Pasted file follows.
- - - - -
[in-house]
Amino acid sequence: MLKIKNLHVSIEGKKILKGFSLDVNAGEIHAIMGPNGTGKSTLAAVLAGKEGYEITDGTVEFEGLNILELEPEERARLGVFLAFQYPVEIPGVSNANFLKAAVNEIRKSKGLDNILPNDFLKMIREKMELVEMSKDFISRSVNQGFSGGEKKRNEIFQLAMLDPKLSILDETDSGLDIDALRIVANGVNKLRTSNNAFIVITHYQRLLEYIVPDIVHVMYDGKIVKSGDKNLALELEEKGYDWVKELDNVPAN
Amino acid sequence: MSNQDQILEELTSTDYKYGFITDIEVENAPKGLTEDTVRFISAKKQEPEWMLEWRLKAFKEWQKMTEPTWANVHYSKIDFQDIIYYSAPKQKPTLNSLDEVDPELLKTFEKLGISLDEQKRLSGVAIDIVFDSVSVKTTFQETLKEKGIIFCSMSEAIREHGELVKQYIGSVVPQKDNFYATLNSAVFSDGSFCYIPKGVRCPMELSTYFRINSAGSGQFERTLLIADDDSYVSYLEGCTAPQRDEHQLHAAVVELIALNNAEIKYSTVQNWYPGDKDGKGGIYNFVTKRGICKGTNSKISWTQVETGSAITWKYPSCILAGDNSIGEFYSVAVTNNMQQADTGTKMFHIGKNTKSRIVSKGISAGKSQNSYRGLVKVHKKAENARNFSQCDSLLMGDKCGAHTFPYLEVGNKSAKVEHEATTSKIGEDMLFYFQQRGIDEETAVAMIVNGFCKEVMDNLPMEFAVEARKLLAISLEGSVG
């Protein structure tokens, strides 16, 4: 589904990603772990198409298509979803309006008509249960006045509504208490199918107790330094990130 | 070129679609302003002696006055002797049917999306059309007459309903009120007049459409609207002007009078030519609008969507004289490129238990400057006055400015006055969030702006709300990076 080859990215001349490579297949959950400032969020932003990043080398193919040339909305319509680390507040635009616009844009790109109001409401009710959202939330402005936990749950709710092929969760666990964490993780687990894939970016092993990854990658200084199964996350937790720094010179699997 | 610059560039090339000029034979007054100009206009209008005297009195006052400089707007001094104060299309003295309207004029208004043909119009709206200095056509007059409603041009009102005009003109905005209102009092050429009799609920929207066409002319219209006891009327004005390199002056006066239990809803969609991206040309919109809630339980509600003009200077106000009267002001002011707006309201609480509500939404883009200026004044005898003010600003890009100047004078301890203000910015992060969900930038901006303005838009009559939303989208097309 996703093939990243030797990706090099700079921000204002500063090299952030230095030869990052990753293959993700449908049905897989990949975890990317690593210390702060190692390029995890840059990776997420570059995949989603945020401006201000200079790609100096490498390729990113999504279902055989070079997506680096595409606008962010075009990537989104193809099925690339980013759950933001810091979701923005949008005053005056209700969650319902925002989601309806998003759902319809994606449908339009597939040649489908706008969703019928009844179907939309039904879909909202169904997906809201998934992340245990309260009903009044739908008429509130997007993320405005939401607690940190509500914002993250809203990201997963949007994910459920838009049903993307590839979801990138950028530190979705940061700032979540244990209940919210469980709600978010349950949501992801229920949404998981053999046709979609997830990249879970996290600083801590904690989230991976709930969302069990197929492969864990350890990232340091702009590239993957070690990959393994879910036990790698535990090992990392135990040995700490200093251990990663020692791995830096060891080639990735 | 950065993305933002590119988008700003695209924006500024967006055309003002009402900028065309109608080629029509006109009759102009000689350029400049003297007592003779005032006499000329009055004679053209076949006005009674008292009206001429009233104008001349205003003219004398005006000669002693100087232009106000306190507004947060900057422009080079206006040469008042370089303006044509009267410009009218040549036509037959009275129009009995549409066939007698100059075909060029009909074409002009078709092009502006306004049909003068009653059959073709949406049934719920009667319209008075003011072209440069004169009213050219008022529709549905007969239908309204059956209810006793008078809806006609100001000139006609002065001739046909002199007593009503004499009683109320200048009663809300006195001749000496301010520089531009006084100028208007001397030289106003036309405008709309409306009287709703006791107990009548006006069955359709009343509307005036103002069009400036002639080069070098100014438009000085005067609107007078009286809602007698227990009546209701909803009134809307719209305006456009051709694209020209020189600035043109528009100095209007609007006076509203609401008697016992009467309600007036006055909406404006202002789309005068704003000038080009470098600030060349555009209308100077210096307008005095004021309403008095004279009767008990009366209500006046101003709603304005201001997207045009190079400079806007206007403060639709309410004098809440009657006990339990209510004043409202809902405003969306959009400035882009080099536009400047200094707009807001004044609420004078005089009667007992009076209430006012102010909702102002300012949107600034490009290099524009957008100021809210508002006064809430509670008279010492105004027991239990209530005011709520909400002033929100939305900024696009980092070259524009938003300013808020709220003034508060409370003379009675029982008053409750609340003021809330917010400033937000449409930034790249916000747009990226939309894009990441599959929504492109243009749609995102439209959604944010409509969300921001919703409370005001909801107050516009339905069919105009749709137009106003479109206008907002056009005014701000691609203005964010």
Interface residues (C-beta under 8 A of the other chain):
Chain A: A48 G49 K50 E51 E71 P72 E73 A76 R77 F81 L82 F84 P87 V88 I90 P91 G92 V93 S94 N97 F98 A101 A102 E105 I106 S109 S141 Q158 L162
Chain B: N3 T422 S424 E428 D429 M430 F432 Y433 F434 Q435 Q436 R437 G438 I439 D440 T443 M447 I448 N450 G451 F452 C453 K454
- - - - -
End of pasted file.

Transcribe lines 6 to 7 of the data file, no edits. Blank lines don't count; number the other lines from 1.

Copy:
Chain A: A48 G49 K50 E51 E71 P72 E73 A76 R77 F81 L82 F84 P87 V88 I90 P91 G92 V93 S94 N97 F98 A101 A102 E105 I106 S109 S141 Q158 L162
Chain B: N3 T422 S424 E428 D429 M430 F432 Y433 F434 Q435 Q436 R437 G438 I439 D440 T443 M447 I448 N450 G451 F452 C453 K454